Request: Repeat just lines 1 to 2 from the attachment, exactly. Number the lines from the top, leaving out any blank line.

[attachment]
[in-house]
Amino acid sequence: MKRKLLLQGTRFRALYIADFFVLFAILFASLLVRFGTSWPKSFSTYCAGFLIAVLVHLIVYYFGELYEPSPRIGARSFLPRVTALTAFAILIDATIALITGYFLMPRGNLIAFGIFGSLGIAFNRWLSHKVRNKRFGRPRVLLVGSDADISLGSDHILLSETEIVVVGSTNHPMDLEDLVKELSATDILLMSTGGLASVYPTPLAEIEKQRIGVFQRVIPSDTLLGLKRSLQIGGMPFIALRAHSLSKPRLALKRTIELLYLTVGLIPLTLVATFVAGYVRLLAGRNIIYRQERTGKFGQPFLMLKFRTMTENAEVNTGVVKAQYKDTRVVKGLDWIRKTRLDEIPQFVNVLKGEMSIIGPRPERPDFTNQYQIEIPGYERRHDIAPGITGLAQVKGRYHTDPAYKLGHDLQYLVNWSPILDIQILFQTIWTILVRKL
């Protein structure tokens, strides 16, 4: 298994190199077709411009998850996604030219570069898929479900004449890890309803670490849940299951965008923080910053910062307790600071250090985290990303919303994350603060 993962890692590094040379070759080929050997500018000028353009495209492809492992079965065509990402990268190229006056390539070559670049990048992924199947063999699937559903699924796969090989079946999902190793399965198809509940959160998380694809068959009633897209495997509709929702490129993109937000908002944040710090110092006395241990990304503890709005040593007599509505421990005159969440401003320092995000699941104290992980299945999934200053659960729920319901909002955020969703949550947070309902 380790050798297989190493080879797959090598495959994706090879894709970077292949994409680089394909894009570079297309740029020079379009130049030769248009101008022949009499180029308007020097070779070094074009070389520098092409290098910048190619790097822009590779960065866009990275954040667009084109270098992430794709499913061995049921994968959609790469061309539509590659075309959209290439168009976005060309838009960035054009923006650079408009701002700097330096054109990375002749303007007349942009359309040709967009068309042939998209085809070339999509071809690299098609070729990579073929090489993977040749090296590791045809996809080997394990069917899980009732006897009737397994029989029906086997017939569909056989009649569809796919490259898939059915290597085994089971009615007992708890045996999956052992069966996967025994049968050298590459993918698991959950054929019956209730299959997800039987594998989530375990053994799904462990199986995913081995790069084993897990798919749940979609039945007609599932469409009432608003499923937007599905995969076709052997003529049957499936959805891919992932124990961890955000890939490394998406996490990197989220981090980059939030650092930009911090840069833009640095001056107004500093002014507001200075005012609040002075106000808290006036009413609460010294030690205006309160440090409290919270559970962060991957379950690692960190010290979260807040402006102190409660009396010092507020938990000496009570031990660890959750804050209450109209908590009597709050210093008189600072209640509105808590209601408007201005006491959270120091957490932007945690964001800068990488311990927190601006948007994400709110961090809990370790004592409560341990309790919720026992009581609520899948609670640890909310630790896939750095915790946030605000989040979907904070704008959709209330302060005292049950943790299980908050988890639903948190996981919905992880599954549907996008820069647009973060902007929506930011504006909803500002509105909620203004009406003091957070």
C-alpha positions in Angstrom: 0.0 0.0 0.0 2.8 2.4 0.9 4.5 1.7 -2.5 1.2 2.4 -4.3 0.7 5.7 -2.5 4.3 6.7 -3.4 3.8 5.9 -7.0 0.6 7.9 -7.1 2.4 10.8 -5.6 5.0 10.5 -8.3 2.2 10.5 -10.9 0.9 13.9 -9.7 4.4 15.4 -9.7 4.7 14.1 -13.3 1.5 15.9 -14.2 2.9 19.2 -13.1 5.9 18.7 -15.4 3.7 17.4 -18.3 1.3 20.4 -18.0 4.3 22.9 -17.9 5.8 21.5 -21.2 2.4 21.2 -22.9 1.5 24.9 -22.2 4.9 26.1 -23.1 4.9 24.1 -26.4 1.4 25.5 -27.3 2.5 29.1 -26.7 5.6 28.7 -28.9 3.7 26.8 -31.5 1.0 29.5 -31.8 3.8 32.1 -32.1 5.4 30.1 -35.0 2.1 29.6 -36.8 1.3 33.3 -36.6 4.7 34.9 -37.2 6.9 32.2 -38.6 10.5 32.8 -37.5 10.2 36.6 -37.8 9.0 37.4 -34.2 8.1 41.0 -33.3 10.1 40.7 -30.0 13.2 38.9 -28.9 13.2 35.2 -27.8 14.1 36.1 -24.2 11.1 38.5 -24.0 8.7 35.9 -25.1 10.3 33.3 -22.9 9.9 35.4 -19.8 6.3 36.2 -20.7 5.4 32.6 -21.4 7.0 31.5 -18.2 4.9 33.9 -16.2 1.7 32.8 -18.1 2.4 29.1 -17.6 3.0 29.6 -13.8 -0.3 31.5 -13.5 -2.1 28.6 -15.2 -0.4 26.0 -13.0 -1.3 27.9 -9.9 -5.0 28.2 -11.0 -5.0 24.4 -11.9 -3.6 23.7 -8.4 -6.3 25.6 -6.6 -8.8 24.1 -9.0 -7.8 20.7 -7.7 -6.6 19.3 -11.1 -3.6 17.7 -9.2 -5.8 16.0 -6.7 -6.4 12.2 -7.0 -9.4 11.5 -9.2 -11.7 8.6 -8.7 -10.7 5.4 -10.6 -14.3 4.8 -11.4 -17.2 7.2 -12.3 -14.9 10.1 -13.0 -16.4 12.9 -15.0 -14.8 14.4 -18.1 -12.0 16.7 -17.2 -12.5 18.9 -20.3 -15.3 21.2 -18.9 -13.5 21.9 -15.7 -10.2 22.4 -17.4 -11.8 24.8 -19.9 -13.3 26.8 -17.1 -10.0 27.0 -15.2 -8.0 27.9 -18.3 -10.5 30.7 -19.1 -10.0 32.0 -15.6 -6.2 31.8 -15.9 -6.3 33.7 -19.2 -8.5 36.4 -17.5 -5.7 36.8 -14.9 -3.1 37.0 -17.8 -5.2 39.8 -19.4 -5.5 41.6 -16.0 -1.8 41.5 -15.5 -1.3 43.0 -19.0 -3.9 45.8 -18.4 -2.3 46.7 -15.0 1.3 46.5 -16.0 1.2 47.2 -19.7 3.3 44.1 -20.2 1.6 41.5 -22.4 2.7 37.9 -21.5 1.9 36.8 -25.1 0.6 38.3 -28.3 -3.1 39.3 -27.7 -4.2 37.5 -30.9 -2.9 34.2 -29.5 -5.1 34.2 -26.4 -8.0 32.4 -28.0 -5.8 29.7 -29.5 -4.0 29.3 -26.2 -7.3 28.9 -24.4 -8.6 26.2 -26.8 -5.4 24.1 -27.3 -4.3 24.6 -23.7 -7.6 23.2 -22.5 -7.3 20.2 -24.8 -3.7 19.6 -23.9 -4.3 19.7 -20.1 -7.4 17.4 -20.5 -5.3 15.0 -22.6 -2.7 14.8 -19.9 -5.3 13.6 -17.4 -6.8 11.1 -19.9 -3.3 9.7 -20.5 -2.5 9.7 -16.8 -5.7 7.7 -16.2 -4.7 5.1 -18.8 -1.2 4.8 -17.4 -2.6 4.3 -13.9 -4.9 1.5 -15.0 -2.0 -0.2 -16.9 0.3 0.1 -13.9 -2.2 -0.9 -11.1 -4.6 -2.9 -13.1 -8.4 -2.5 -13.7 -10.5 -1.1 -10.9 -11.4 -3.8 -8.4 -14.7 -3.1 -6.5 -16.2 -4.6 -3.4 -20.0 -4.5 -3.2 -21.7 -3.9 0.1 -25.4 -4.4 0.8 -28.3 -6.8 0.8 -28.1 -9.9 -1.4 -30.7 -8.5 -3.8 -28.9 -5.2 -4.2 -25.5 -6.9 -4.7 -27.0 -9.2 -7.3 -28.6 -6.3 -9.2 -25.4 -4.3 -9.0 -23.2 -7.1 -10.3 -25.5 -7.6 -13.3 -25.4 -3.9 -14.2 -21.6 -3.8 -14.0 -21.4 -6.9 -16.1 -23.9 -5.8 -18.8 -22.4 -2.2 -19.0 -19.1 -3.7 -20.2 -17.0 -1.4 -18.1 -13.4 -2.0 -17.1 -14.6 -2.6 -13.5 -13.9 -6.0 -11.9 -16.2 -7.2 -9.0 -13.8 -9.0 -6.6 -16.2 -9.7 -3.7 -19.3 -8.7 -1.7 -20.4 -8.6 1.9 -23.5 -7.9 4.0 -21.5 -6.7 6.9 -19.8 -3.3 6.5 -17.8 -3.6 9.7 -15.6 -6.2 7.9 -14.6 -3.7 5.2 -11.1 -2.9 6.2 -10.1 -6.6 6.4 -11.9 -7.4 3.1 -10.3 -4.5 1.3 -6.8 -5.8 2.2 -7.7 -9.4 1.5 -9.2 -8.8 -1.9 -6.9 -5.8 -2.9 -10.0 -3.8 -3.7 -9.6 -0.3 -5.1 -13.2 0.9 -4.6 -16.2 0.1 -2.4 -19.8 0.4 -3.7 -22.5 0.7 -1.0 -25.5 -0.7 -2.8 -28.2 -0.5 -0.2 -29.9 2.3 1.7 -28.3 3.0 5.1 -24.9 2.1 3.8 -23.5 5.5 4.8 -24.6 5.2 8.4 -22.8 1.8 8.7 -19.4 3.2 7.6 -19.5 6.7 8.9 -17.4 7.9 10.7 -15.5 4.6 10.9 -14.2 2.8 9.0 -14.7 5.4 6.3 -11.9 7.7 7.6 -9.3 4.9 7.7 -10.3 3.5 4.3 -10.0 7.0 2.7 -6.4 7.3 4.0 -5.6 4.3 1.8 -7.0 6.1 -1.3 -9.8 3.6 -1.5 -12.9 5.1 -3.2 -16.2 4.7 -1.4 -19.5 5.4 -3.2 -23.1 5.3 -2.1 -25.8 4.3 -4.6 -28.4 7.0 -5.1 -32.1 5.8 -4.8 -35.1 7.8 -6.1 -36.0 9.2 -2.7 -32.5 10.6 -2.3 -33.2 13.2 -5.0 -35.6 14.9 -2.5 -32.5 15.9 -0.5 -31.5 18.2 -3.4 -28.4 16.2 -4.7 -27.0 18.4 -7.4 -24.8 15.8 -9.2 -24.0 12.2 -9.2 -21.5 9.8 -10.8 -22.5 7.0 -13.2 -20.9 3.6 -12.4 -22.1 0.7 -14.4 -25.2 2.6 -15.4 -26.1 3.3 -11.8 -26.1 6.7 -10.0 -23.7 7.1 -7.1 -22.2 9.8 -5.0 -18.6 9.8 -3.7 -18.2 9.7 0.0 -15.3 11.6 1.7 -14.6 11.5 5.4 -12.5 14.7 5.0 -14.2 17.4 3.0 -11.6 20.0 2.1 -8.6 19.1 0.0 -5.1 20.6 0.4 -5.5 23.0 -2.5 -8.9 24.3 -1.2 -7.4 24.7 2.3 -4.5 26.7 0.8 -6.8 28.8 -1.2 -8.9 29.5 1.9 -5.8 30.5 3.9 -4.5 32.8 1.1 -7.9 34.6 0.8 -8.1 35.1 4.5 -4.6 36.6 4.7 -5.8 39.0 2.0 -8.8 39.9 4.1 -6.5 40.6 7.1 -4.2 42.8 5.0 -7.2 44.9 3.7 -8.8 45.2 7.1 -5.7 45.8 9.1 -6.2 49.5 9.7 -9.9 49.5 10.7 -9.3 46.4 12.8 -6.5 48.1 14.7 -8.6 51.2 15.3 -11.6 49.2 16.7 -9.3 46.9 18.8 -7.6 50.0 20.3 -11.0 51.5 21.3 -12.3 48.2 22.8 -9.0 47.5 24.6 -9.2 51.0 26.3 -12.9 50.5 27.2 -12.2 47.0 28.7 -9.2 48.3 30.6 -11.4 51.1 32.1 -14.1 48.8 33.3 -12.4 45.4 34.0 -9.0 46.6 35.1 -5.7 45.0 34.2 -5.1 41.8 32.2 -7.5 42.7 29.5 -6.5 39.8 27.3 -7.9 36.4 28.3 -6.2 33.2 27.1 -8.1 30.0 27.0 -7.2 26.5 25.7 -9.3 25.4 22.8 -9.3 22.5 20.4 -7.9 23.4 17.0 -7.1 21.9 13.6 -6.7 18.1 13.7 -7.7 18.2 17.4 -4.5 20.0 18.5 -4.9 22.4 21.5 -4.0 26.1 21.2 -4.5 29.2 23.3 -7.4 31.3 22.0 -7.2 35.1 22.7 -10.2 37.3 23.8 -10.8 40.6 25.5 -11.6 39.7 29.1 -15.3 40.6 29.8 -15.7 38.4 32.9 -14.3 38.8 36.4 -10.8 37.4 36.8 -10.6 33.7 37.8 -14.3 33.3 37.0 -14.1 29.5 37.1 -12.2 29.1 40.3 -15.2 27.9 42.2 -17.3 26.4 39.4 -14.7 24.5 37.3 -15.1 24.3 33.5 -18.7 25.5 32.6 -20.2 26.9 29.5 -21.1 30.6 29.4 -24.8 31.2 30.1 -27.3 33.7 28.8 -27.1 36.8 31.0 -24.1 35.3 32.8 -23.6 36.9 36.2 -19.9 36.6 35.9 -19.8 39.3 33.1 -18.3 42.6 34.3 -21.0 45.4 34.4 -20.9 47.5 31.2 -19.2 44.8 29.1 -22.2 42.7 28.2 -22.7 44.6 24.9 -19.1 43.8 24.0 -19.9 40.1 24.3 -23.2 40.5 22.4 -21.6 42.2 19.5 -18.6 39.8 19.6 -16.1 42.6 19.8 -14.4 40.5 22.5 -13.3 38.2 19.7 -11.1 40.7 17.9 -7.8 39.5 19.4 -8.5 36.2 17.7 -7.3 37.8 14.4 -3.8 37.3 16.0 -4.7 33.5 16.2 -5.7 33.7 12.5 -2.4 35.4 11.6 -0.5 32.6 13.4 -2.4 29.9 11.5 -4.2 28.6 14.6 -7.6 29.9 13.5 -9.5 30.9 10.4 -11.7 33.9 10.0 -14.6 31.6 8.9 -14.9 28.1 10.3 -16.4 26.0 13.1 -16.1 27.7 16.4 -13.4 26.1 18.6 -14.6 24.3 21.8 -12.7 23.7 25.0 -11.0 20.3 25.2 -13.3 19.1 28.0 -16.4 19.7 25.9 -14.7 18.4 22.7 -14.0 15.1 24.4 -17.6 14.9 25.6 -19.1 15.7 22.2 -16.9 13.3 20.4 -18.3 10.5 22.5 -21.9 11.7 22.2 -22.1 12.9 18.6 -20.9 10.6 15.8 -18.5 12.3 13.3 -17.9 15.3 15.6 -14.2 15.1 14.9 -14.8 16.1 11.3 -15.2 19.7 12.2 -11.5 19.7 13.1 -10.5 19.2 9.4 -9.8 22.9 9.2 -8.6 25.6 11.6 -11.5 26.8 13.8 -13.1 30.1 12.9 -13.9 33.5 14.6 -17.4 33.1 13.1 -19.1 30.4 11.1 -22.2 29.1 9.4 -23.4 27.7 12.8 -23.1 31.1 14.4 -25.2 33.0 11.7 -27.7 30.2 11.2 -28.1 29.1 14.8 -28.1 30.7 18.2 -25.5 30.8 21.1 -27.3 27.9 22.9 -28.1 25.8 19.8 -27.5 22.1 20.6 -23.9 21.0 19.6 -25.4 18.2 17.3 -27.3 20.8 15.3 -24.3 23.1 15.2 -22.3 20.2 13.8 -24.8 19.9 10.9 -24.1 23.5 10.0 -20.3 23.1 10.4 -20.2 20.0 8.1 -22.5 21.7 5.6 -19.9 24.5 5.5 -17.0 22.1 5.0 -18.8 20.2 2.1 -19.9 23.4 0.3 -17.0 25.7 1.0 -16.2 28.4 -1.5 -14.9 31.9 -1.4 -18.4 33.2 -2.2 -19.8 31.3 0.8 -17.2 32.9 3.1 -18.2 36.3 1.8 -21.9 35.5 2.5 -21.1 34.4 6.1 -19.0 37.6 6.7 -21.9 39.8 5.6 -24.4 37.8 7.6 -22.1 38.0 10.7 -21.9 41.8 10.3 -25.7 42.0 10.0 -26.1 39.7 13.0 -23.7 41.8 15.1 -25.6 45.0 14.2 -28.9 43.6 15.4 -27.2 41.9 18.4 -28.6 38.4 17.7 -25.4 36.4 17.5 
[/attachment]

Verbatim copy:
[in-house]
Amino acid sequence: MKRKLLLQGTRFRALYIADFFVLFAILFASLLVRFGTSWPKSFSTYCAGFLIAVLVHLIVYYFGELYEPSPRIGARSFLPRVTALTAFAILIDATIALITGYFLMPRGNLIAFGIFGSLGIAFNRWLSHKVRNKRFGRPRVLLVGSDADISLGSDHILLSETEIVVVGSTNHPMDLEDLVKELSATDILLMSTGGLASVYPTPLAEIEKQRIGVFQRVIPSDTLLGLKRSLQIGGMPFIALRAHSLSKPRLALKRTIELLYLTVGLIPLTLVATFVAGYVRLLAGRNIIYRQERTGKFGQPFLMLKFRTMTENAEVNTGVVKAQYKDTRVVKGLDWIRKTRLDEIPQFVNVLKGEMSIIGPRPERPDFTNQYQIEIPGYERRHDIAPGITGLAQVKGRYHTDPAYKLGHDLQYLVNWSPILDIQILFQTIWTILVRKL